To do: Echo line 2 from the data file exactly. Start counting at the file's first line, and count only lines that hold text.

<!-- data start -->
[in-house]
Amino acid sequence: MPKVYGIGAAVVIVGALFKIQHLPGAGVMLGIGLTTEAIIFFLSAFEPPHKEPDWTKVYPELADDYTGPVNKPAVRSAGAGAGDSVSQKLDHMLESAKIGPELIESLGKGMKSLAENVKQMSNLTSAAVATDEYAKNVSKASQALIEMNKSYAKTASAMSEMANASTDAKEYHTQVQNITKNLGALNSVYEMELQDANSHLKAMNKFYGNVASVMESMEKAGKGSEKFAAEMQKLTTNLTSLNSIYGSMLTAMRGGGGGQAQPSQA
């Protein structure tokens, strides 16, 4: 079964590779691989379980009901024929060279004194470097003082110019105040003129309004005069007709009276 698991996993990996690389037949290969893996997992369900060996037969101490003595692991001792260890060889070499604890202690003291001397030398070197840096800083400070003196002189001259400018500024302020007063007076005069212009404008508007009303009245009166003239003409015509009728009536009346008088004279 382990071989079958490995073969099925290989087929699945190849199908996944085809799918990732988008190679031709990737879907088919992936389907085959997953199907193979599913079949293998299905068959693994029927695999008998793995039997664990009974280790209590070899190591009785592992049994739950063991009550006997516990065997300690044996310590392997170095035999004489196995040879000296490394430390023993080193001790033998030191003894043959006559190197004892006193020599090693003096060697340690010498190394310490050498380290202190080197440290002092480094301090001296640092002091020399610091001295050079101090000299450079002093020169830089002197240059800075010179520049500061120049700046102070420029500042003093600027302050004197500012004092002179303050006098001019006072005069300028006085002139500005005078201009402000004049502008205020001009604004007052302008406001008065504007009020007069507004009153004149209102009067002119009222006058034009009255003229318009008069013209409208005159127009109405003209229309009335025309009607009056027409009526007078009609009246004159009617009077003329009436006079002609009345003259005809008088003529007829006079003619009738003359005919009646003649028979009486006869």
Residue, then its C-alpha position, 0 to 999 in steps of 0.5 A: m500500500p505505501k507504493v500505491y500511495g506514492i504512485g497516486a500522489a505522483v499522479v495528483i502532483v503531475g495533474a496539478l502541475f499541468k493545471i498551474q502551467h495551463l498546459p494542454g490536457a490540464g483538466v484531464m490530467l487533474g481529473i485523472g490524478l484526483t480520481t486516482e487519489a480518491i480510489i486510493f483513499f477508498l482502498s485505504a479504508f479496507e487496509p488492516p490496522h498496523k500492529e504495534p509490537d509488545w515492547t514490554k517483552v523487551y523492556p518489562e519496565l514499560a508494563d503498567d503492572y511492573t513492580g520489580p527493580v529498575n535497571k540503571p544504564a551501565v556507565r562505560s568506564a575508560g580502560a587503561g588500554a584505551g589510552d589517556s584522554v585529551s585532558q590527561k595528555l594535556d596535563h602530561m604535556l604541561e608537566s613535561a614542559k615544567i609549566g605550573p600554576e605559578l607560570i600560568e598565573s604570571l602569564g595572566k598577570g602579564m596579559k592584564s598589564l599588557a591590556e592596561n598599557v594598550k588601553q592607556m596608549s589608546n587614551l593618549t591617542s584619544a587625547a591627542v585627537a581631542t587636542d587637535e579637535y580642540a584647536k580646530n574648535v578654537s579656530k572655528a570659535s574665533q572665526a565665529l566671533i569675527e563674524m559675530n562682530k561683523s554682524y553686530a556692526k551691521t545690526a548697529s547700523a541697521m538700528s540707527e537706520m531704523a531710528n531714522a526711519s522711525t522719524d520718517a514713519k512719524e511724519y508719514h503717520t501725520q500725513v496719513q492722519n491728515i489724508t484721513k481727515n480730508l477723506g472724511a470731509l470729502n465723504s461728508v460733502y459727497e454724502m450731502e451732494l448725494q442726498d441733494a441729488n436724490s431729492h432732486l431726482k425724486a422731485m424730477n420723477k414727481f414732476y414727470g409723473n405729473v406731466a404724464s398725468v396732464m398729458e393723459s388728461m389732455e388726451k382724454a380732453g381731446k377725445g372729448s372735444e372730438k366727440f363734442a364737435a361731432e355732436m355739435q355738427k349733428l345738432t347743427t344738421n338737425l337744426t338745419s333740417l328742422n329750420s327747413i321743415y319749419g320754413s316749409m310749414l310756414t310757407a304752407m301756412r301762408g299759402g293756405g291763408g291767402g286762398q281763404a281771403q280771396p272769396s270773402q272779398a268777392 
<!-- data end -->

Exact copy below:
Amino acid sequence: MPKVYGIGAAVVIVGALFKIQHLPGAGVMLGIGLTTEAIIFFLSAFEPPHKEPDWTKVYPELADDYTGPVNKPAVRSAGAGAGDSVSQKLDHMLESAKIGPELIESLGKGMKSLAENVKQMSNLTSAAVATDEYAKNVSKASQALIEMNKSYAKTASAMSEMANASTDAKEYHTQVQNITKNLGALNSVYEMELQDANSHLKAMNKFYGNVASVMESMEKAGKGSEKFAAEMQKLTTNLTSLNSIYGSMLTAMRGGGGGQAQPSQA